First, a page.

But, much as I love it, I cannot deny that the central role I’ve given the internet in my life has closed me off to plumbing further depths -imaginative, cognitive, sensual, creative -that I know are awaiting rediscovery. I think I need to reconnect -and not just with the bobbing heads and cold letters on my monitor, but with the reason I started this blog: a keen passion for music, art, and all the other cultural things that colour this short existence. It feels like the least I can do -for me, and indeed, for you, the reader.

Art: Love It. You Gotta.


I’m sitting in my garden, swatting away the wasps (or rather, blowing on them gently so as not to irritate) and enjoying the cool morning breezes after a string of deadly-hot, gorgeously-summery days. And yes, I’m on the computer. But really, what better office than one that afford a view of an English garden and the sounds of chirping birds?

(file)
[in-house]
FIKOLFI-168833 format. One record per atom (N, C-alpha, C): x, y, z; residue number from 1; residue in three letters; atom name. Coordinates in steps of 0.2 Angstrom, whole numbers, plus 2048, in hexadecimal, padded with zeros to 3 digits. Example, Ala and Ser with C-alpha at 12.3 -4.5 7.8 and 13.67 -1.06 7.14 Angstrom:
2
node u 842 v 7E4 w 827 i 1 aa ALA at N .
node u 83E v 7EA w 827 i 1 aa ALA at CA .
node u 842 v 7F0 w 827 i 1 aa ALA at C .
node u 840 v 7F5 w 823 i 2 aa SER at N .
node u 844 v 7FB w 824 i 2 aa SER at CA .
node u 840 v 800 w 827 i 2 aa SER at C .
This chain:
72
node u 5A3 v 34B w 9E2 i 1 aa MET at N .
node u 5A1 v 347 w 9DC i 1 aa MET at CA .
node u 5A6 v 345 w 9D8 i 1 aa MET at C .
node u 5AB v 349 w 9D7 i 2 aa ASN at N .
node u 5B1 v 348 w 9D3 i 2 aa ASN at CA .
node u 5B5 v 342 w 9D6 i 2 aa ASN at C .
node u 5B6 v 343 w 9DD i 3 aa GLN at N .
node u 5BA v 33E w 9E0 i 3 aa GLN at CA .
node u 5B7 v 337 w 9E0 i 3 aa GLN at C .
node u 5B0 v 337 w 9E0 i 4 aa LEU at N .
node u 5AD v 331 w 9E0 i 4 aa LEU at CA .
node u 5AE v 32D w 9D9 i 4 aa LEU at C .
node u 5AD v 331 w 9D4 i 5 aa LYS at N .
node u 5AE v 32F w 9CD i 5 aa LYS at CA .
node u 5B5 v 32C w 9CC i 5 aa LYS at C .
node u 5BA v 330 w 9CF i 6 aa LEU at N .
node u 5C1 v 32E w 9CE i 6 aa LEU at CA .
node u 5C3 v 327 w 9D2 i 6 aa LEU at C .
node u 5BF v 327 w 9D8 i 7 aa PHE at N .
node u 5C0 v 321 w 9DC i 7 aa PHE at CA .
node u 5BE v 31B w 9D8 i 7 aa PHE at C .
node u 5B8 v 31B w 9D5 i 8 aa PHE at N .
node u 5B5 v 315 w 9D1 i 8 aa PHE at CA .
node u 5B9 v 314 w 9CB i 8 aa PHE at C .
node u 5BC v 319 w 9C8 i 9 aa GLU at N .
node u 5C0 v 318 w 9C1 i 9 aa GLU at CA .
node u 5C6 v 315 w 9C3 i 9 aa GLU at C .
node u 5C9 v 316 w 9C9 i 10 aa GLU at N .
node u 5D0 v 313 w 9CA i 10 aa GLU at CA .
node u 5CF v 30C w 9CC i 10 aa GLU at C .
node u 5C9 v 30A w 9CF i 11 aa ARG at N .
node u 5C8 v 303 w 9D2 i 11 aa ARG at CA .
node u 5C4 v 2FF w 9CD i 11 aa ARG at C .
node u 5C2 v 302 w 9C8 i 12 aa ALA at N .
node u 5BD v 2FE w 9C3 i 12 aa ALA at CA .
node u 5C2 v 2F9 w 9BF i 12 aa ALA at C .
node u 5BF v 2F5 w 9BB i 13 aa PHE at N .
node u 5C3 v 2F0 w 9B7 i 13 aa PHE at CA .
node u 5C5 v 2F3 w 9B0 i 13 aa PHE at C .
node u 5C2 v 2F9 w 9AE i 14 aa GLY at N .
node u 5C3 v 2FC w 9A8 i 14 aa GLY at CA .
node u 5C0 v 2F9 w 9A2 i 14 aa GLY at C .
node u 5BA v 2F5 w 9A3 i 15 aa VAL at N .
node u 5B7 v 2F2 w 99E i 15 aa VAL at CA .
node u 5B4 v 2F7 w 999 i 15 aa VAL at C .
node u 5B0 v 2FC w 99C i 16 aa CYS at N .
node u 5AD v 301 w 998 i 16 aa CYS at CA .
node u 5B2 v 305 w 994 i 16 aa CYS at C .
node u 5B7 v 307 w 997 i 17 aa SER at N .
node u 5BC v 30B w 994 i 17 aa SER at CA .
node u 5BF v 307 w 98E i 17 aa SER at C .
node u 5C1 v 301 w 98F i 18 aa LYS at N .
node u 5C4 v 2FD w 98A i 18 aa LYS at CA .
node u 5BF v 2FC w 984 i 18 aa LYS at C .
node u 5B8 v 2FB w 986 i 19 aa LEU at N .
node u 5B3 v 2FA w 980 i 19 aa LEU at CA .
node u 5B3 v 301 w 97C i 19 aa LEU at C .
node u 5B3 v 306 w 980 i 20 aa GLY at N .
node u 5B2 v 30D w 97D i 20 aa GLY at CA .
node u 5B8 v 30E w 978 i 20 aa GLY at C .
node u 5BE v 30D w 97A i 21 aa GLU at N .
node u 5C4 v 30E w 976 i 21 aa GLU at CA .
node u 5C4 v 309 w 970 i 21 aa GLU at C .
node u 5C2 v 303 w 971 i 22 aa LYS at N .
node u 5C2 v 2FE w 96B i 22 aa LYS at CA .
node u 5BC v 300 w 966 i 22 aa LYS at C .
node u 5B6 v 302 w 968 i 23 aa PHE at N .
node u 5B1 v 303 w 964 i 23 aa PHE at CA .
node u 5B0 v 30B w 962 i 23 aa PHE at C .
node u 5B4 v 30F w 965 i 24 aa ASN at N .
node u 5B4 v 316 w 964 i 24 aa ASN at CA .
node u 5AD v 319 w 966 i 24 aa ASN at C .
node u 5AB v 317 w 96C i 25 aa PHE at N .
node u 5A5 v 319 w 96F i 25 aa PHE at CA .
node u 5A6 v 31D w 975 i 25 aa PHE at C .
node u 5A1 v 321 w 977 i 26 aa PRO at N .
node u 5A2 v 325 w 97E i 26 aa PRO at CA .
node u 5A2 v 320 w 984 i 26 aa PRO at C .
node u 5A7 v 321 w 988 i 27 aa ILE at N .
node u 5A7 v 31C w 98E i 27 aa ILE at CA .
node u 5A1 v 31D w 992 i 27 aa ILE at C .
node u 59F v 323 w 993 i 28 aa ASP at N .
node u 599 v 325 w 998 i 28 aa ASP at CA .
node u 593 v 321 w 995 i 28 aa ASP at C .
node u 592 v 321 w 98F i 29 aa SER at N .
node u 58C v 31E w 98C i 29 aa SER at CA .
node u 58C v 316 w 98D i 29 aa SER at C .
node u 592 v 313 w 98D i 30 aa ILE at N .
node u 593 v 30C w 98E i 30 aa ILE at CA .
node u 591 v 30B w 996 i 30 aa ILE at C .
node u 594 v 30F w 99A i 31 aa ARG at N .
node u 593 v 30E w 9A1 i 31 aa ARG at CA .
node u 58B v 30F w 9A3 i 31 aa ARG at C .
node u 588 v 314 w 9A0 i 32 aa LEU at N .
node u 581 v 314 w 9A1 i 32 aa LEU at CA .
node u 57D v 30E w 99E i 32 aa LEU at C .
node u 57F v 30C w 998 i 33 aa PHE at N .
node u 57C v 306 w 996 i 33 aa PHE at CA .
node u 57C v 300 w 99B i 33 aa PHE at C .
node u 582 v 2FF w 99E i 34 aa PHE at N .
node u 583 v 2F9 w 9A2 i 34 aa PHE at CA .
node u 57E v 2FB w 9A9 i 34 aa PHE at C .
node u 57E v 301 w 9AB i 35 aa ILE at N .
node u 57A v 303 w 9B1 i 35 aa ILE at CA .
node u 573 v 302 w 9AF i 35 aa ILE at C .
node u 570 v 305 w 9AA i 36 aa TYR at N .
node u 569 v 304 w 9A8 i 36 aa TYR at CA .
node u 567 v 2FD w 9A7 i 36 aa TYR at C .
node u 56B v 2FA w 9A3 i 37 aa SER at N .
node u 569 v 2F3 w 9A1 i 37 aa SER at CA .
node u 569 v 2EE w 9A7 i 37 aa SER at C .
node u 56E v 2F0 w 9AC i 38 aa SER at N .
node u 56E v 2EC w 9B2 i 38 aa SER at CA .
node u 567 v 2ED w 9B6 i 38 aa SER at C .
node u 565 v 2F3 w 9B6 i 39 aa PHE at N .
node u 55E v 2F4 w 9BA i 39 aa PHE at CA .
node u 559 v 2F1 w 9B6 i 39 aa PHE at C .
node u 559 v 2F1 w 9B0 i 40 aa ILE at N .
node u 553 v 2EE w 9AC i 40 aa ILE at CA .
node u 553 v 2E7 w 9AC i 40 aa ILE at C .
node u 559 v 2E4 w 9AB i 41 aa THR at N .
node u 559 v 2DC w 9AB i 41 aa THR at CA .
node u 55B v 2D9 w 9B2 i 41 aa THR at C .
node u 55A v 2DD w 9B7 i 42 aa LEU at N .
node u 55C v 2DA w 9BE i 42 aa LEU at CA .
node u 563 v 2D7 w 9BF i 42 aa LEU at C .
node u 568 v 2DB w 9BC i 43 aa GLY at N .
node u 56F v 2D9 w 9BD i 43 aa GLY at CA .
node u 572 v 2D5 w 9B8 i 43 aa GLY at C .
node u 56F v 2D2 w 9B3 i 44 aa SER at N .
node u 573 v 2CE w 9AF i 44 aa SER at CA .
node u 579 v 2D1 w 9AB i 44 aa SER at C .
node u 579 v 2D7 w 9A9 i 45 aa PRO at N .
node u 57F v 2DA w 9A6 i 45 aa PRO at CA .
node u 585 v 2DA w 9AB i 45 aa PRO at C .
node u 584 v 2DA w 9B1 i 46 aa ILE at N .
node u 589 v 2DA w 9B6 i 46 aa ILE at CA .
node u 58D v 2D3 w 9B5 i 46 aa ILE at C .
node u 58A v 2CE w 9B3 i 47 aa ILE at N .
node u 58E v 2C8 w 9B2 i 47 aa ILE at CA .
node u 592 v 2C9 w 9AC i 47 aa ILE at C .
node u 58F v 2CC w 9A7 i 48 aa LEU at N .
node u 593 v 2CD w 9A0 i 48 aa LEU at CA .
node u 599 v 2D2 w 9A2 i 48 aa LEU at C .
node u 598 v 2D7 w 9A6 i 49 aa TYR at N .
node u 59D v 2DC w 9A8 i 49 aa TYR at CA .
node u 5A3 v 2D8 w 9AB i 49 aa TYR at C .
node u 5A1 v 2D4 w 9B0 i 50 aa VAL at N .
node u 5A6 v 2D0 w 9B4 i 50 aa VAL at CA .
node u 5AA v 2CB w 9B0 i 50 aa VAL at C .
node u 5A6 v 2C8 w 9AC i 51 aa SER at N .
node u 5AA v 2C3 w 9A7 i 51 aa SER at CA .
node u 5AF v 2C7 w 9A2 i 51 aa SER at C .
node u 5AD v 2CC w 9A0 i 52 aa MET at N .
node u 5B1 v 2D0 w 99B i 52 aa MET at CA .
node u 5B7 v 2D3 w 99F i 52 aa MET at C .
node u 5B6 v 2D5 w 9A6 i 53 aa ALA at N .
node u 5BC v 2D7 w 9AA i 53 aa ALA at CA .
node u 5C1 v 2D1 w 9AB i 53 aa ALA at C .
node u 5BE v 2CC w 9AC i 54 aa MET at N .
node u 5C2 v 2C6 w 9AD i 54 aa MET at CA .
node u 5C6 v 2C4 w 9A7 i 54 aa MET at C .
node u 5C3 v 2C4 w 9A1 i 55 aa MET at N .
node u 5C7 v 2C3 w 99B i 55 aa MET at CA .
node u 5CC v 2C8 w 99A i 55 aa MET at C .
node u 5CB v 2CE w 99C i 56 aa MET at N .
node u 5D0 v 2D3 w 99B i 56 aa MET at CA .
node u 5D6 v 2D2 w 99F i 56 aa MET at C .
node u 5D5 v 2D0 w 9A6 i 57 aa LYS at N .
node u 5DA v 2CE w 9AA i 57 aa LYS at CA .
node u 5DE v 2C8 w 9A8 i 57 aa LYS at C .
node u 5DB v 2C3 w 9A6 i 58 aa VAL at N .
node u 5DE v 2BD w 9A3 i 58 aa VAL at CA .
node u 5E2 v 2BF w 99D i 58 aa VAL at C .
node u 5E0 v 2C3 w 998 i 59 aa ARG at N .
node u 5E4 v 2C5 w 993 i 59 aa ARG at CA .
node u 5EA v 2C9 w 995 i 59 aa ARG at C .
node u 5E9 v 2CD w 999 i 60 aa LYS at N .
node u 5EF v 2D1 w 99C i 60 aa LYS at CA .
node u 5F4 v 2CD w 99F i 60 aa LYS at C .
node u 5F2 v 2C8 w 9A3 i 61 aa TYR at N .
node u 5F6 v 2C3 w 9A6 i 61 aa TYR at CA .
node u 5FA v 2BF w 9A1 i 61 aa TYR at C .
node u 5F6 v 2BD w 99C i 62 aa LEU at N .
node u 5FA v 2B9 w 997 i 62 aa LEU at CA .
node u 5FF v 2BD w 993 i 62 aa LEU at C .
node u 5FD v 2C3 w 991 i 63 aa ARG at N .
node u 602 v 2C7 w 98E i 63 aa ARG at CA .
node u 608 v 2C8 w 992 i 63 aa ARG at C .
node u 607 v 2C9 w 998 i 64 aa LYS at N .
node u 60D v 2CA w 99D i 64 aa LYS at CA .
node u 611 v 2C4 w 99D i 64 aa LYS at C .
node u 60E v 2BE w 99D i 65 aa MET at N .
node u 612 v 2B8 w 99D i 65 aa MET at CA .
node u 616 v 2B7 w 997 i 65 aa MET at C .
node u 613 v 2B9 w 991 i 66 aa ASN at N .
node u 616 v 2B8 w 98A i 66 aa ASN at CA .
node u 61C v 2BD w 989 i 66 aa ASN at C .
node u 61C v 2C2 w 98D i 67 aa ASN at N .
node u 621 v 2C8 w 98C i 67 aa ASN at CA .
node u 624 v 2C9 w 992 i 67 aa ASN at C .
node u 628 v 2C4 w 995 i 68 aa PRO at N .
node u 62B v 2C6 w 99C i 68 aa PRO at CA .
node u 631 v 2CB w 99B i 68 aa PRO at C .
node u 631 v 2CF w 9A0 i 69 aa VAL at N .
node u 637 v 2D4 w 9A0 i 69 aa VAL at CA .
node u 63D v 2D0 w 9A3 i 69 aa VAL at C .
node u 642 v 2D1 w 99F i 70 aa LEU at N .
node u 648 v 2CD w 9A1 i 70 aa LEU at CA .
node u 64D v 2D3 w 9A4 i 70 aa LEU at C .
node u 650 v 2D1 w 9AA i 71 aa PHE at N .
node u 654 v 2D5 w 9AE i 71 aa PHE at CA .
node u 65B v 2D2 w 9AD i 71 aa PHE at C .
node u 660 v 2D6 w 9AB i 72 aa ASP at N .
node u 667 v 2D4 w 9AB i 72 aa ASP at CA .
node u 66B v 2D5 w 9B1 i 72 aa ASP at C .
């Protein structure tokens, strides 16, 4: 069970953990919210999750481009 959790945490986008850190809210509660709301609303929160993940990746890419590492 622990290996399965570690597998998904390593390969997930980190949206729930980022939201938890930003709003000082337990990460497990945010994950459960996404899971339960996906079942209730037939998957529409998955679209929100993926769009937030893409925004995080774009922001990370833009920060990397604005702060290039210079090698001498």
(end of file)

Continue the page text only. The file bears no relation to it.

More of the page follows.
Like many, checking Twitter has become a regular part of my day. It’s actually become the norm, and one of my main sources of information. Whenever I’m curious about what is going on at an exact moment in time, anywhere across the globe, all I have to do is take a quick look at the “twizipper,” as I call it, and I’m updated with a myriad of bits and bites -everything from mundane, me-spouting techno-narcissists to breaking world events to opinions, causes, and links to nutty, inane videos. I’ve been very interested to read (and enjoy) the tweets of artist Damien Hirst. You may recall that Hirst is the artist famous for his exhibitions of animals suspended in formaldehyde. He is also the artist behind the diamond-encrusted skull, though I find his paintings the most beautiful. Reading his tweets -and the links leading to his most-hilarious, smart blog -I’ve begun the realize the fun that can be had with a medium like Twitter to share, communicate, connect, question, and contemplate. I really wonder what someone like Warhol would’ve made for it; his “15 minutes of fame” dictum seems to have shrunk to 140 characters.